Wednesday

16th Oct 2019

UK referendum vote highlights anti-EU feeling

British MPs have voted against a referendum on EU membership. But Prime Minister David Cameron indicated he will try to claw back EU powers in an upcoming review of the Treaty.

Four hundred and eighty three deputies voted No and 111 voted Yes on Monday (24 October) on holding a referendum on leaving the EU.

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The vote highlighted the strength of anti-EU feeling in the ruling centre-right Conservative Party - Tory member David Nuttal proposed the idea and 81 Tory MPs voted Yes or abstained despite threats they would lose government posts.

"The tentacles of the European Union intrude into ever more areas of our national life ... We have increasingly become run by Europe," Nuttal told parliament in the preceding debate.

Cameron's defence of EU membership was also based on a eurosceptic discourse of national interest.

The Prime Minister said if the eurozone falls apart it would harm UK exporters and banks: "When your neighbour's house is on fire, your first impulse should be to help put out the flames, not least to stop them reaching your own house."

He noted that when the EU last changed its treaty in December - to create the European Stability Mechanism, a permanent rescue fund - the UK negotiated to stay out of EU bail-outs from 2013 and to take no part in the second Greek aid package in order to save money.

Cameron also indicated he will use an upcoming treaty change - to create joint economic governance in the eurozone - to take back EU powers.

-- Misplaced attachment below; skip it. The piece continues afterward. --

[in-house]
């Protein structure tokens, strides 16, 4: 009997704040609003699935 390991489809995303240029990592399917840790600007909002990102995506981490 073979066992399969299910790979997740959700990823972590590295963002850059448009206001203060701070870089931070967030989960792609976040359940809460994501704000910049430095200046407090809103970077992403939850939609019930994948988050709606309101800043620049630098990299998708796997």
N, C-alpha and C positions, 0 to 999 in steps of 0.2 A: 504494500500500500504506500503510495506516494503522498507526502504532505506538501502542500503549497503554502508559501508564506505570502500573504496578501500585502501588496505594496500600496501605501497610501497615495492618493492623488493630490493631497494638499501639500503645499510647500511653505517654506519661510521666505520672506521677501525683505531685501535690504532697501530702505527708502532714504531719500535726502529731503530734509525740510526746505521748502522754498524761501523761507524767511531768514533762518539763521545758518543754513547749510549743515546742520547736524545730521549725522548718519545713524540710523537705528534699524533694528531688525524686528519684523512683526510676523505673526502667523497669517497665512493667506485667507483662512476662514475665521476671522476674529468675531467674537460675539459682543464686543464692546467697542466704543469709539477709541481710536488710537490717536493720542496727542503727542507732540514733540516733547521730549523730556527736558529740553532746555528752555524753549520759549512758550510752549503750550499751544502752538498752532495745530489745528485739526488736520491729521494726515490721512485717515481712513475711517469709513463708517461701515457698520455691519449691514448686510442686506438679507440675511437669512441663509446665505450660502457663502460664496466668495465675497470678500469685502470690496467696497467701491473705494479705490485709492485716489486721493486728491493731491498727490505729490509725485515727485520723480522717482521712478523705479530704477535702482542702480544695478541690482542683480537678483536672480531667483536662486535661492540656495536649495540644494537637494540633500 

"I support your [pro-referendum Tories'] aims. Like you, I want to see fundamental reform. Like you, I want to re-fashion our membership of the EU so that it better serves our nation’s interests. The time for reform is coming," he said. "We do not yet know how much of a treaty change will be proposed by the Germans and others, or how extensive it will be. The pledge I can make is that we will use that opportunity to further the national interest."

Conservatives have in the past said they want to take back EU powers on employment and social legislation.

In any case, Cameron's pledge will come as unwelcome news to fellow EU leaders who are keen to tweak the treaty without opening a Pandora's Box of 27 countries calling for non-euro-crisis-related changes in an intergovernmental conference.

Foreign minister William Hague reinforced Cameron's promise.

"We will use future opportunities to bring further powers back to the United Kingdom - to repatriate powers to the United Kingdom in those areas where we believe European integration has gone too far," he said.

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